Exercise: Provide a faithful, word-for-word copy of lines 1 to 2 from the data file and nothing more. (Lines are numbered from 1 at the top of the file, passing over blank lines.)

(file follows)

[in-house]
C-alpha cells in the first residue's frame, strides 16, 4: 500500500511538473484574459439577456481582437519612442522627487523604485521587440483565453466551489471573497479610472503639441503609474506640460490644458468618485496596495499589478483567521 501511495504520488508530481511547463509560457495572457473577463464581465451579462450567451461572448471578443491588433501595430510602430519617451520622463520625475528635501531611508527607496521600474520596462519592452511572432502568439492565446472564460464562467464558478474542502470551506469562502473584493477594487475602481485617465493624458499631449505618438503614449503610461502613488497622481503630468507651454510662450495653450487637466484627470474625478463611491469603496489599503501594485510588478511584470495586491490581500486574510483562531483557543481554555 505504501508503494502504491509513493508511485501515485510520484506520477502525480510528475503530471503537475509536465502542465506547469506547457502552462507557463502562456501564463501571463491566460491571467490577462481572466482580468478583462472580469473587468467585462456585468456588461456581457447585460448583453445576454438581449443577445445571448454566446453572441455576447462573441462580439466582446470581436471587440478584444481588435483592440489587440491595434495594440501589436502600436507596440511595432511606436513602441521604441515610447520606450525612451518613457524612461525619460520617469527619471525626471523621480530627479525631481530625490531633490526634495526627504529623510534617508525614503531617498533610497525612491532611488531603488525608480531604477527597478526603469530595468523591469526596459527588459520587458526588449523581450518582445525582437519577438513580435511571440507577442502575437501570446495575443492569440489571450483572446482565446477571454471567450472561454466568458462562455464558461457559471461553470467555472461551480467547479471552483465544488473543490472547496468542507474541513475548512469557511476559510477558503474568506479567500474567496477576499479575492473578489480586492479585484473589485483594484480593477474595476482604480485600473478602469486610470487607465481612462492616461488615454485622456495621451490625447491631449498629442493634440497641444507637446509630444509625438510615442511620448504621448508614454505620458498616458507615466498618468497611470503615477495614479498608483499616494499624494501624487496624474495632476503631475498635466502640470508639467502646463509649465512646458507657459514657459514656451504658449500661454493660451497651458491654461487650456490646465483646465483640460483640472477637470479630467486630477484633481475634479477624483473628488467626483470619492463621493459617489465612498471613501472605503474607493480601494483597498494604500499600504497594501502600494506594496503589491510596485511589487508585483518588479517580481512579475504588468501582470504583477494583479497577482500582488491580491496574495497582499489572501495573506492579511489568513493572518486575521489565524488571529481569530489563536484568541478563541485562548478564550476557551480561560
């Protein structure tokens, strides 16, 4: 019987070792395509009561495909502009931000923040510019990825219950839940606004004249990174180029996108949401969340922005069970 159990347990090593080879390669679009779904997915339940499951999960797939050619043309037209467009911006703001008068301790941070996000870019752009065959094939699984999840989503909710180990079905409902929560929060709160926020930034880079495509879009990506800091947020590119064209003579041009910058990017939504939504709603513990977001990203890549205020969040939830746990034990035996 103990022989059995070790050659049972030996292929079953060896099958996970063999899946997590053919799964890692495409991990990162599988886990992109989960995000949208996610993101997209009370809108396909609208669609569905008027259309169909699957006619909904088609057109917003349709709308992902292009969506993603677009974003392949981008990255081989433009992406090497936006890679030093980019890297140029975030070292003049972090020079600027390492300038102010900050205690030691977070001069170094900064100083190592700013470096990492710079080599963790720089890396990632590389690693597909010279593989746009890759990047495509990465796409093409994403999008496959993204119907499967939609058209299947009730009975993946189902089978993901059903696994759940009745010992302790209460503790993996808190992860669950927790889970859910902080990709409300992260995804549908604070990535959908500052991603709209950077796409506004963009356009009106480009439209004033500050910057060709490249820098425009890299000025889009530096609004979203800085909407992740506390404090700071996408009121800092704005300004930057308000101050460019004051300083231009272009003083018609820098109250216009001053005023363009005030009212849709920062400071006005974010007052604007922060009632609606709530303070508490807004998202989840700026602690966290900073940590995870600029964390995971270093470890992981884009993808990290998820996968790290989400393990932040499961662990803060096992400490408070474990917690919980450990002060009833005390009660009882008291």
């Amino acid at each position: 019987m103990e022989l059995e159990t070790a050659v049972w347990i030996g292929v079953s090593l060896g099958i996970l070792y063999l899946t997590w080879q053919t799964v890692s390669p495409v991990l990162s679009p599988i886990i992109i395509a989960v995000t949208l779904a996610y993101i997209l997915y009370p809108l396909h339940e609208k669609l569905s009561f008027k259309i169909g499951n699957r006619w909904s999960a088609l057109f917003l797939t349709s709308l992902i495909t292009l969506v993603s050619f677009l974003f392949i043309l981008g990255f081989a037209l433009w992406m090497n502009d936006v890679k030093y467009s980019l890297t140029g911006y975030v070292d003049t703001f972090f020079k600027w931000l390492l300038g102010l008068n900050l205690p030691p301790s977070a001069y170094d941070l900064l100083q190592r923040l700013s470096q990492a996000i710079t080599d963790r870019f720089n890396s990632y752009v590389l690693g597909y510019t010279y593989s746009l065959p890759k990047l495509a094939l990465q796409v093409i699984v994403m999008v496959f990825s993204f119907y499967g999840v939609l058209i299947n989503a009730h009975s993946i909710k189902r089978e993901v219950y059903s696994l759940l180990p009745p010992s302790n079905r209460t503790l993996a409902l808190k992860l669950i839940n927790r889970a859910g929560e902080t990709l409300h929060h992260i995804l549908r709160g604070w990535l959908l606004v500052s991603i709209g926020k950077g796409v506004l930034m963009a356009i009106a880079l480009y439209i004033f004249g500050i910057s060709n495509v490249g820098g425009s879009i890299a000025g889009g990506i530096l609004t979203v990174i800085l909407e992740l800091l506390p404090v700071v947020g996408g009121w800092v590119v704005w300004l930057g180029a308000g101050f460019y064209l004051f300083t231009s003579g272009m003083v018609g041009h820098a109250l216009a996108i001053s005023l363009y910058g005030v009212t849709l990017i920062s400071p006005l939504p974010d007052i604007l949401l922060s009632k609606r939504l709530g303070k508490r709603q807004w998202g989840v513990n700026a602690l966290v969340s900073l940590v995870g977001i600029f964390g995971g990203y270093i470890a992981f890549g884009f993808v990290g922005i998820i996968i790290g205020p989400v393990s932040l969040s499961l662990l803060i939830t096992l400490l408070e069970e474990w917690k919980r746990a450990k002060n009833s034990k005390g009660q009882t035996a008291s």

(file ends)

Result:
[in-house]
C-alpha cells in the first residue's frame, strides 16, 4: 500500500511538473484574459439577456481582437519612442522627487523604485521587440483565453466551489471573497479610472503639441503609474506640460490644458468618485496596495499589478483567521 501511495504520488508530481511547463509560457495572457473577463464581465451579462450567451461572448471578443491588433501595430510602430519617451520622463520625475528635501531611508527607496521600474520596462519592452511572432502568439492565446472564460464562467464558478474542502470551506469562502473584493477594487475602481485617465493624458499631449505618438503614449503610461502613488497622481503630468507651454510662450495653450487637466484627470474625478463611491469603496489599503501594485510588478511584470495586491490581500486574510483562531483557543481554555 505504501508503494502504491509513493508511485501515485510520484506520477502525480510528475503530471503537475509536465502542465506547469506547457502552462507557463502562456501564463501571463491566460491571467490577462481572466482580468478583462472580469473587468467585462456585468456588461456581457447585460448583453445576454438581449443577445445571448454566446453572441455576447462573441462580439466582446470581436471587440478584444481588435483592440489587440491595434495594440501589436502600436507596440511595432511606436513602441521604441515610447520606450525612451518613457524612461525619460520617469527619471525626471523621480530627479525631481530625490531633490526634495526627504529623510534617508525614503531617498533610497525612491532611488531603488525608480531604477527597478526603469530595468523591469526596459527588459520587458526588449523581450518582445525582437519577438513580435511571440507577442502575437501570446495575443492569440489571450483572446482565446477571454471567450472561454466568458462562455464558461457559471461553470467555472461551480467547479471552483465544488473543490472547496468542507474541513475548512469557511476559510477558503474568506479567500474567496477576499479575492473578489480586492479585484473589485483594484480593477474595476482604480485600473478602469486610470487607465481612462492616461488615454485622456495621451490625447491631449498629442493634440497641444507637446509630444509625438510615442511620448504621448508614454505620458498616458507615466498618468497611470503615477495614479498608483499616494499624494501624487496624474495632476503631475498635466502640470508639467502646463509649465512646458507657459514657459514656451504658449500661454493660451497651458491654461487650456490646465483646465483640460483640472477637470479630467486630477484633481475634479477624483473628488467626483470619492463621493459617489465612498471613501472605503474607493480601494483597498494604500499600504497594501502600494506594496503589491510596485511589487508585483518588479517580481512579475504588468501582470504583477494583479497577482500582488491580491496574495497582499489572501495573506492579511489568513493572518486575521489565524488571529481569530489563536484568541478563541485562548478564550476557551480561560